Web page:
My next step was to deal with Rodney.  He was going to the big house!  I have a second garbage box someone gave me, so I got my nephew, Mitchell, and his friend, Mitchell, to carry it out back for me, into the chickens' pound to place Rodney in there.  The garbage box wouldn't fit through the gate entrance to the chickens' pound, so the boys had to precariously balance it on TOP of the gate and gently lift and lay it over the fencing inside the pound.

I then had to CATCH Rodney!  Mitchell and Mitchell tried to catch him too but I managed to grab his tail feathers and hold him enough to put him in the garbage box.  He wasn't pleased.  He hissed and made noises I didn't know chickens made.  It was scary.  I gave him hay and water and a bit of food, and left him there until I could figure out what to do.

Later that same day, Rodney was still clucking in the garbage box.  No rooster crows like he normally does, but just clucking.

Wednesday, 22 February 2012

Well I'll be a Monkey's Uncle!

I have THREE, roosters!!!  It's true!  I was minding my own business, washing the dishes, peering up towards the henhouse a few days ago and I see a white silky chicken on top of the young Ameraucana!!!  I thought, "that's odd." Then it hit me, maybe one of those fluffy white silkies is a rooster!  There hadn't been much egg production from all them young ones so that would certainly explain it.  So before it got too dark, I ventured up through the snow, camera in hand, and sure enough (well, as sure as I can be), I sized up the two white silkies, and it had higher, spikier tail feathers, and a different shaped body compared to the other silkie!  No wonder there is such a racket in the henhouse all the time!  Three roosters throwing their weight around trying to impress the ladies.  I did take several pictures but when I tried to download them to this blog, they disappeared and photos that were taken three years ago and I guess put on my computer, miraculously showed up on my camera again!  If I tried to do that, I'd never be able to.

So it's mid winter and the chickens are all surviving.  I only get to see them about every three days. The door is open a crack since the weather warmed up slightly so they can get in and out during the day, but they tend to stay inside.  I'm only getting about 2-3 eggs a day out of 8 layers but I don't want to force them to lay with artificial light.  Maybe when spring comes, I'll invest in two more chicks to add to my brood.  The oldest hens are now going on their fourth summer so egg production might not be that great this year.  We'll have to see.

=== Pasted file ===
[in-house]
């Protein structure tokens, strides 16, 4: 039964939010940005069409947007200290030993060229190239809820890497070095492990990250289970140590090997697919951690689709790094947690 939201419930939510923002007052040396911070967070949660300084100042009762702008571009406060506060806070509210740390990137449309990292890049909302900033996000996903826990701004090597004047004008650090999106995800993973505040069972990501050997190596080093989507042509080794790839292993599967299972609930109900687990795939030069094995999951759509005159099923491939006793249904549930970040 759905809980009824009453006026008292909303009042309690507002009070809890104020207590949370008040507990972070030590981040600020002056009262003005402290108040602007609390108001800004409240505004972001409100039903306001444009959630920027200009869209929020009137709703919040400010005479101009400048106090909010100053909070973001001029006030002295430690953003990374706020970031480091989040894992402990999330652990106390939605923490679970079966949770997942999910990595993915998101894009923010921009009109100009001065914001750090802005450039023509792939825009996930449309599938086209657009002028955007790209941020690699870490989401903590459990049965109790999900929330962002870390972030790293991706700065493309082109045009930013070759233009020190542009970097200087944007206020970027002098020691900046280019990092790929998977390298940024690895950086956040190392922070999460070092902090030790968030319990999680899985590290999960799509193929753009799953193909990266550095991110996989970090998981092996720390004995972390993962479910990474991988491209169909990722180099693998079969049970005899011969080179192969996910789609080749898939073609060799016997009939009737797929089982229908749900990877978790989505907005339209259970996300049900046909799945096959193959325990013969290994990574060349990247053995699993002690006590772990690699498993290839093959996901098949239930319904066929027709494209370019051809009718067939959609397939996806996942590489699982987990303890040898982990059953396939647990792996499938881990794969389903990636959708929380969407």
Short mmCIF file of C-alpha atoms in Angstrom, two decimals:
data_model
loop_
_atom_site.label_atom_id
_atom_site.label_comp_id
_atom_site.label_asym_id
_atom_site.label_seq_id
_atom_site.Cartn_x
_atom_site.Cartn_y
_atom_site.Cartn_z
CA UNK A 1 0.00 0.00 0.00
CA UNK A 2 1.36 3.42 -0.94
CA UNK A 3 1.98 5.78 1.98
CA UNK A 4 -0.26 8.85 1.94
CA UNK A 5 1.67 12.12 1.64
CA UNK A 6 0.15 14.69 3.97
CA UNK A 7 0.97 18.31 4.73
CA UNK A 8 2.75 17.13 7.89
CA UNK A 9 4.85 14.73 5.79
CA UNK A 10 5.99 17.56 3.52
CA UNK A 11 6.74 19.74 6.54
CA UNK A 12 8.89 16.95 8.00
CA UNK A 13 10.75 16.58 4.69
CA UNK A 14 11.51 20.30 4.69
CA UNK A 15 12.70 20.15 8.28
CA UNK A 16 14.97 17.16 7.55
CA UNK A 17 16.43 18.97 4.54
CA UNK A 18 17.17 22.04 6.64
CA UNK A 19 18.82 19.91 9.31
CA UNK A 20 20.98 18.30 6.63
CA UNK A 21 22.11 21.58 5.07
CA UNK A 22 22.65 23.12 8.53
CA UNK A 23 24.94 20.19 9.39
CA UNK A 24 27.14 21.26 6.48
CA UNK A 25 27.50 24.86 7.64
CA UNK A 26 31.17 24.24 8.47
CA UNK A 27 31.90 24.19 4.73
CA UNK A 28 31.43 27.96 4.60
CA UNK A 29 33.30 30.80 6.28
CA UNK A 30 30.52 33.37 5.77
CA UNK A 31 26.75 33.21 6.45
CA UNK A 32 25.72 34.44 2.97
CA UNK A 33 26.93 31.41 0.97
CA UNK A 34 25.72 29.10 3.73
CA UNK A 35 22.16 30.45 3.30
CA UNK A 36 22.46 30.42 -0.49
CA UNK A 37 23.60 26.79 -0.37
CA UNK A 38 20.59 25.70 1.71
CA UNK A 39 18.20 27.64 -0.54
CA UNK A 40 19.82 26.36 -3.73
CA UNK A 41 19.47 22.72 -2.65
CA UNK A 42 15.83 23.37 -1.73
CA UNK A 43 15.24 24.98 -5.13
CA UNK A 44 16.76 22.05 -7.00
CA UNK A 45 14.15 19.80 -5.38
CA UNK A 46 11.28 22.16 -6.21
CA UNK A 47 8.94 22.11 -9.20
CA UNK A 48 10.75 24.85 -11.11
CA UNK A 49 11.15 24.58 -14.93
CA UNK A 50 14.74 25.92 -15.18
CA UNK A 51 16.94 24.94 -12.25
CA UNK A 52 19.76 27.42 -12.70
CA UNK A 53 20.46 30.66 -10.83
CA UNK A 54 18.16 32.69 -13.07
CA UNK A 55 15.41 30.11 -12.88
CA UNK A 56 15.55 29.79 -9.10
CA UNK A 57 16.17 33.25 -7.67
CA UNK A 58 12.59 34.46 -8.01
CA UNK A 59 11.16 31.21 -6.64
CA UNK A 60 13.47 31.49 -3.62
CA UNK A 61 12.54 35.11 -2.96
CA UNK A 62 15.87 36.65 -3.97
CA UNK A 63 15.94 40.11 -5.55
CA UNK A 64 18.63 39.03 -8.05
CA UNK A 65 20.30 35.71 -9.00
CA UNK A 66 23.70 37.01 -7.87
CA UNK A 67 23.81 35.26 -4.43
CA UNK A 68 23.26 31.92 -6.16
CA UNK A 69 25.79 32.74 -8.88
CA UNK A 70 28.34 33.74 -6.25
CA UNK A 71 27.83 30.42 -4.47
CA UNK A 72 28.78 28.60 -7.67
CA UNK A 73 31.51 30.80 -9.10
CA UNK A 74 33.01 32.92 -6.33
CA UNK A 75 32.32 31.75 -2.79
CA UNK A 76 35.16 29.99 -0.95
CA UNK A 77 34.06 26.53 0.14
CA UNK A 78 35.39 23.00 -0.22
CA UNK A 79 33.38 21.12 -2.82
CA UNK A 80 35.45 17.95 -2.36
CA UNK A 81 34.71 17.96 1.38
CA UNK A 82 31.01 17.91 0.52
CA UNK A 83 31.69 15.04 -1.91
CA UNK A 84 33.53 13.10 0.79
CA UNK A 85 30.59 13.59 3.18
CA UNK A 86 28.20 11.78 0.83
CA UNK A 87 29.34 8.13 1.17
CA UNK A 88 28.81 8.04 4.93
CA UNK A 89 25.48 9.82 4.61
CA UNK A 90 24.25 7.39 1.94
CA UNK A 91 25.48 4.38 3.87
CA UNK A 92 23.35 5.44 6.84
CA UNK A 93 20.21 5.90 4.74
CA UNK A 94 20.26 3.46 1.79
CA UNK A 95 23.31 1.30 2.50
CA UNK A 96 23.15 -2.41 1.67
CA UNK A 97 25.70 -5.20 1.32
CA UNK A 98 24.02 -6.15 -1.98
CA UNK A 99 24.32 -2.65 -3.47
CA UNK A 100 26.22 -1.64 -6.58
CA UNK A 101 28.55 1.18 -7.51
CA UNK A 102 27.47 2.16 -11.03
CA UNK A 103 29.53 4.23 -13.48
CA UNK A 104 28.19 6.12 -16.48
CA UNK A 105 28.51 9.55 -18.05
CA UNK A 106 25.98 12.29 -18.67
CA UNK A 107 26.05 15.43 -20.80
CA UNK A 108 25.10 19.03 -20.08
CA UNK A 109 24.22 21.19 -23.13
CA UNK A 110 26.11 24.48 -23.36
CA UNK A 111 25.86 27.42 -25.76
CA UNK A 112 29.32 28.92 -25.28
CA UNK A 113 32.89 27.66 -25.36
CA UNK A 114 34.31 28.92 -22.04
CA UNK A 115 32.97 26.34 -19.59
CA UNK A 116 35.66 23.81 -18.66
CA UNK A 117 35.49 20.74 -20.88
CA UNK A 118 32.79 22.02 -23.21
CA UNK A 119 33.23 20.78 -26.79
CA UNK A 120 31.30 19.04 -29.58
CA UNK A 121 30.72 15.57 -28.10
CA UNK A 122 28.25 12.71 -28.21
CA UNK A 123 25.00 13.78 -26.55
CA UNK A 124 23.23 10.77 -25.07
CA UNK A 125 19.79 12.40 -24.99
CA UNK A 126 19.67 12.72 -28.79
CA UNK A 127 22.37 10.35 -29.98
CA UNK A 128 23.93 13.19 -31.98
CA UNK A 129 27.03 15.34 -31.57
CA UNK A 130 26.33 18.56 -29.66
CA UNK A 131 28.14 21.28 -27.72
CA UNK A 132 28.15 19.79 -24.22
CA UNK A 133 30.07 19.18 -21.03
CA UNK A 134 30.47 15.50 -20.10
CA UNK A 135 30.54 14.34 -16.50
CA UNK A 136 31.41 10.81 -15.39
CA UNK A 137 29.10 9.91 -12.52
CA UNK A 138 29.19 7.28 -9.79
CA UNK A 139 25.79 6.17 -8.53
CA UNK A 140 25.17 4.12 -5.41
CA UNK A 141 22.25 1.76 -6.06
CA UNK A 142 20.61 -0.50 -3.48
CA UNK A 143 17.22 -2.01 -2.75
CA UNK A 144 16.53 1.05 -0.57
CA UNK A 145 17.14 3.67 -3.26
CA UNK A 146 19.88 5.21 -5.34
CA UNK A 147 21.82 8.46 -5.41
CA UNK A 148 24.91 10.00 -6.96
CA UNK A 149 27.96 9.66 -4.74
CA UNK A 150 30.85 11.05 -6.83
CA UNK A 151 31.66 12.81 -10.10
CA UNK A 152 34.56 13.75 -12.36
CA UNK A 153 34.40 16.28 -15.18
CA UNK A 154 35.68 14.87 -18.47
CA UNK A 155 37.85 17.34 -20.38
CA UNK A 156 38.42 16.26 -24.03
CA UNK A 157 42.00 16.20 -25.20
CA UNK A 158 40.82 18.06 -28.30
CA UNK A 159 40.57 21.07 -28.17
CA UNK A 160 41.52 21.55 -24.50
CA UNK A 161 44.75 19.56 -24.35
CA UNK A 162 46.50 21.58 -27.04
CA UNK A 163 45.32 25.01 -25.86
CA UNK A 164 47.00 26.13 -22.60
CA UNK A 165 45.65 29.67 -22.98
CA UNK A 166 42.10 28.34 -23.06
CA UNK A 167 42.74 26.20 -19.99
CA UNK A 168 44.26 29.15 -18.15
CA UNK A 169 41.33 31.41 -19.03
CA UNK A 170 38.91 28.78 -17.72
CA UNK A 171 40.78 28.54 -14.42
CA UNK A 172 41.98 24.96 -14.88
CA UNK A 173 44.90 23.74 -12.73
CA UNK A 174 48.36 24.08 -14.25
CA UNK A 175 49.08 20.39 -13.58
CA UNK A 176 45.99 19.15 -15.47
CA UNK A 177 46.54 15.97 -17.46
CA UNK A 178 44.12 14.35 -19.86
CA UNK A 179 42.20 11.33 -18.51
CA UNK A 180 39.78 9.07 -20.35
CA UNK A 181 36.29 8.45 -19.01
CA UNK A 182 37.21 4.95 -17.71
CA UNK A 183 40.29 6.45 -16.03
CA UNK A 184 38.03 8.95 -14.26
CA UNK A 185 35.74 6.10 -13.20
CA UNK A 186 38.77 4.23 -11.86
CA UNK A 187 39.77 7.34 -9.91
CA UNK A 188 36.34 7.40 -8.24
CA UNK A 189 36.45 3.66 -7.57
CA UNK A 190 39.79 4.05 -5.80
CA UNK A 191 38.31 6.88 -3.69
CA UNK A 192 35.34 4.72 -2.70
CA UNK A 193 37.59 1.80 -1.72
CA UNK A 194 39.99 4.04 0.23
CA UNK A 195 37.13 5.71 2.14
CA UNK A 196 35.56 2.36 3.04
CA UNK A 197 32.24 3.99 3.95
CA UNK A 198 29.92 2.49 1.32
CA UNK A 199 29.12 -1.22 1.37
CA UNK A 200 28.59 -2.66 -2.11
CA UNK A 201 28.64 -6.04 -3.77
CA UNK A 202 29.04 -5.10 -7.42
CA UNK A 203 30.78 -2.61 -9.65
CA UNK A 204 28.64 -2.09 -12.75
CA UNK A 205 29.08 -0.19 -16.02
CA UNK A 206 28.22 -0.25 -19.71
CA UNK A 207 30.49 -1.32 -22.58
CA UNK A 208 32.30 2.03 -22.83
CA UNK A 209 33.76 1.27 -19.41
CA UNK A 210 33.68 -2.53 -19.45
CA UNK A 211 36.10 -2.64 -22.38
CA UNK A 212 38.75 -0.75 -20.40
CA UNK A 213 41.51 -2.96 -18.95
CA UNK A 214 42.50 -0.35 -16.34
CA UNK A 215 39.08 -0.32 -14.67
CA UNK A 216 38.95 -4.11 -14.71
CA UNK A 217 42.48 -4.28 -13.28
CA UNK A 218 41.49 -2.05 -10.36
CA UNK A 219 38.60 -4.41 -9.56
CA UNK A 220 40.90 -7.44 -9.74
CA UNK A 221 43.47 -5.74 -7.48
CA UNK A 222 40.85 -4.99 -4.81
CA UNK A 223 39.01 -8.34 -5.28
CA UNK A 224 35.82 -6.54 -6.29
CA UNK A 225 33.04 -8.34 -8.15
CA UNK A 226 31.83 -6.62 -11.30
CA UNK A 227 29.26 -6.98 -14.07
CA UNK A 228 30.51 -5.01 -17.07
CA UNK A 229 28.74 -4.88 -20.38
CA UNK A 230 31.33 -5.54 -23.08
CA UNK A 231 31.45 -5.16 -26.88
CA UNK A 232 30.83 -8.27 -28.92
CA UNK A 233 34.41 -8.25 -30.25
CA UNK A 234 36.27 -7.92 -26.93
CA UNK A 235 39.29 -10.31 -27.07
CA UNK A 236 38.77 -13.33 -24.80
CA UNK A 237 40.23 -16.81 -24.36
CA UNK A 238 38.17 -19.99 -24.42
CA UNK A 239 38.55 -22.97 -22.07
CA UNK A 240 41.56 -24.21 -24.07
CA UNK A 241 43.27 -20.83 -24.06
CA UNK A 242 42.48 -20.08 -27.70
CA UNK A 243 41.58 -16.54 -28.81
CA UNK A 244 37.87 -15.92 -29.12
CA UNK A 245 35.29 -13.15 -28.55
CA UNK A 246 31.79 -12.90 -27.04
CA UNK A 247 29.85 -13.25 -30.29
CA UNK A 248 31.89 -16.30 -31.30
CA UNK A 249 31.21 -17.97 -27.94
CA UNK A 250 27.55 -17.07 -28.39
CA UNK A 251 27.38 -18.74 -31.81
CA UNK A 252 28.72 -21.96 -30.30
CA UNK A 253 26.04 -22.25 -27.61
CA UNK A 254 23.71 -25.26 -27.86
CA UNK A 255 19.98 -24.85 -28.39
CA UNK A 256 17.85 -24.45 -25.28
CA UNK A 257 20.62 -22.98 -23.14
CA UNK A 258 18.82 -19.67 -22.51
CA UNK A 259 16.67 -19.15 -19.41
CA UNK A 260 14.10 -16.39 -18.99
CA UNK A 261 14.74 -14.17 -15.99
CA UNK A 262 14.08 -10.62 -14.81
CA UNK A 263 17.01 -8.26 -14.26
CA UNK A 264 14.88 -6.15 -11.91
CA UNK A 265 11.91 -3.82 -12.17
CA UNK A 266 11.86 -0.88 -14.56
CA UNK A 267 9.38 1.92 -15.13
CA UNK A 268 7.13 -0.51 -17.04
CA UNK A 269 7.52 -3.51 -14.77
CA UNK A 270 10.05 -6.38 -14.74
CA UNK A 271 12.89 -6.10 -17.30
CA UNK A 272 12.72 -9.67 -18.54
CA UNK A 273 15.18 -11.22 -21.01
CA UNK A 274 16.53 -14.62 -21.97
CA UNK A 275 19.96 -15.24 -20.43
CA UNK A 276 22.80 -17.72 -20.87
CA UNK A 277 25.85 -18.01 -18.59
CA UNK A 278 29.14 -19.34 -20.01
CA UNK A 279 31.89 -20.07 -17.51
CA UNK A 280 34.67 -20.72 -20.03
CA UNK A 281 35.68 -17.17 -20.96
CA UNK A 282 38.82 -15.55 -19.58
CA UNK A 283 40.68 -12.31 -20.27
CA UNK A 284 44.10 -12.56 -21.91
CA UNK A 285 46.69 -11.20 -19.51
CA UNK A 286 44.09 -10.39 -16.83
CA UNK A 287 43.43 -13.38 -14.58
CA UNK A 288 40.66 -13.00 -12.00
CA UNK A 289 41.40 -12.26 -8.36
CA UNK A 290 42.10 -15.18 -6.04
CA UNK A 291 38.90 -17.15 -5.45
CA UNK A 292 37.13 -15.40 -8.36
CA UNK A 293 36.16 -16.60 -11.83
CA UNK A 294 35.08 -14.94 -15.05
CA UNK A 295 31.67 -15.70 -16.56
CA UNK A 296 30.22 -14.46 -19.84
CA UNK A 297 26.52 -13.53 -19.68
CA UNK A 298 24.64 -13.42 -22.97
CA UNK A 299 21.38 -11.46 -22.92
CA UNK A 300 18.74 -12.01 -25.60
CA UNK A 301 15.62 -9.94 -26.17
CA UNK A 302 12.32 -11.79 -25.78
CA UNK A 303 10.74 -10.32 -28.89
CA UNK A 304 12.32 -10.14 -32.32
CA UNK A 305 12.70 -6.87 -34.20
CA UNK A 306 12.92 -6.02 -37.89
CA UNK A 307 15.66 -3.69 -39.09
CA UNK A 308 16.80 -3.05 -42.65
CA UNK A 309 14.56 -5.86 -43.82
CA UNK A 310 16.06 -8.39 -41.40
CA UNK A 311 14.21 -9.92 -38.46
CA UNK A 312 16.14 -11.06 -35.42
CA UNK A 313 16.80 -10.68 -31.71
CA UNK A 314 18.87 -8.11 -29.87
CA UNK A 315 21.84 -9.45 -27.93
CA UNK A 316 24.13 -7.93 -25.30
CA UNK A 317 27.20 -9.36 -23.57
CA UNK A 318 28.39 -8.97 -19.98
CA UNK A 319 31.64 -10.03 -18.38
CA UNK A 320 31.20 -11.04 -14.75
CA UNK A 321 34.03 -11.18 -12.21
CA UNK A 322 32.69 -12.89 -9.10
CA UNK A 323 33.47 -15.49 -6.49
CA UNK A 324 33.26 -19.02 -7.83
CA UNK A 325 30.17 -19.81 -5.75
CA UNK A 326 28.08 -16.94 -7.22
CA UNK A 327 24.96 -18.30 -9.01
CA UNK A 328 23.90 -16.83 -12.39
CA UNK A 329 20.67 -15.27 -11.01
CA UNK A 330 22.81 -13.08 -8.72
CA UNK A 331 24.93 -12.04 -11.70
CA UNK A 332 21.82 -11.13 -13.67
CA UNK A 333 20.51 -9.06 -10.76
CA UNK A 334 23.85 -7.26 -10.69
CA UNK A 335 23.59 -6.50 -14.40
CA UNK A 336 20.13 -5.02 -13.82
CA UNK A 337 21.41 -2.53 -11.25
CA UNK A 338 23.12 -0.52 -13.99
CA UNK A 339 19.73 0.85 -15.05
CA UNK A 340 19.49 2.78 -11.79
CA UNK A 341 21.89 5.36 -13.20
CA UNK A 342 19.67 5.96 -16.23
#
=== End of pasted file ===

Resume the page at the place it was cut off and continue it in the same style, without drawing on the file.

I'll try and get the photos of the silkie rooster to post soon.

Sunday, 29 January 2012


Christmas Tree at Bohol Bee Farm. Made from coconut fibre.
Christmas is over and this past Christmas was very different than any other I have spent! I took my boys to visit their father in the Philippines!!  What a trip.  The flight there was crazy!  St. John's to Toronto. Toronto to Seoul, Korea (13 hours long), and Seoul to Cebu!  And even then, we still hadn't arrived at our destination! On top of all the travel, there is 12-hour time difference with us losing half a day in travel. Phil met us in Cebu where we stayed in that city for two nights, then went on via passenger ferry to Bohol, the island where he lives. As soon as we got into the airport, we could smell the difference from Canada and Newfoundland.  I had jeans on and very quickly rolled them up and took off my socks.  The temperature when we arrived was 29 degrees Celsius.  It was 2 degrees Celsius when we left St. John's!  A musty, humid smell hit us as we deplaned.  That scent tickled my olfactory nerve until we were settled all snug in our seats on Korean Airlines on our return home.

Two days in the city of Cebu were spent shopping at the mall, mostly. There is a nice big modern mall with all the latest in fashions and brand names much like we would get here in Canada. The only thing was, Large size in the Philippines, is not Large size in Canada! I felt like an Amazon woman there, and although I am no twiggy, I would rate myself as "average" by Canadian standards.  Prices were not much different than here, although the currency is in pesos and my old brain had to rely on my young sons' brains to convert currency for me.  They were getting pretty good at it after a very short time, especially Graham, who is like Mr. Krabs for loving and handling money!

Day two saw us taking the two-hour ride on a passenger ferry to Bohol. The Super Cat ferry! Reminded me of the ferry from Fortune to St. Pierre.  It was smooth and comfortable.  Lots of ships we passed along the coastline, some small fishing boats.  I noticed a good few pieces of Lots of trash in the water.

When we arrived in Bohol, Phil had his vehicle parked there so we all piled in (and I mean "piled) his Isuzu two-door SUV. There were the three of us, Phil, and his girlfriend. I was a little concerned about three of us jammed in the back, but in the Philippines, it seems no vehicle travels with less than 10 people in or on it, yes, I said ON!  Out came the camera as I started snapping photos wildly of what I was seeing!  Motor cycles with families of 4 and 5 on them, no helmets!!  Some side-riding like Lady Godiva herself. Babies in mother's arms, toddlers jammed between mom and dad and the sacks of rice or satellite dish they were also carrying!  It was amazing!  I soon realized that safety standards are not what they are in Canada.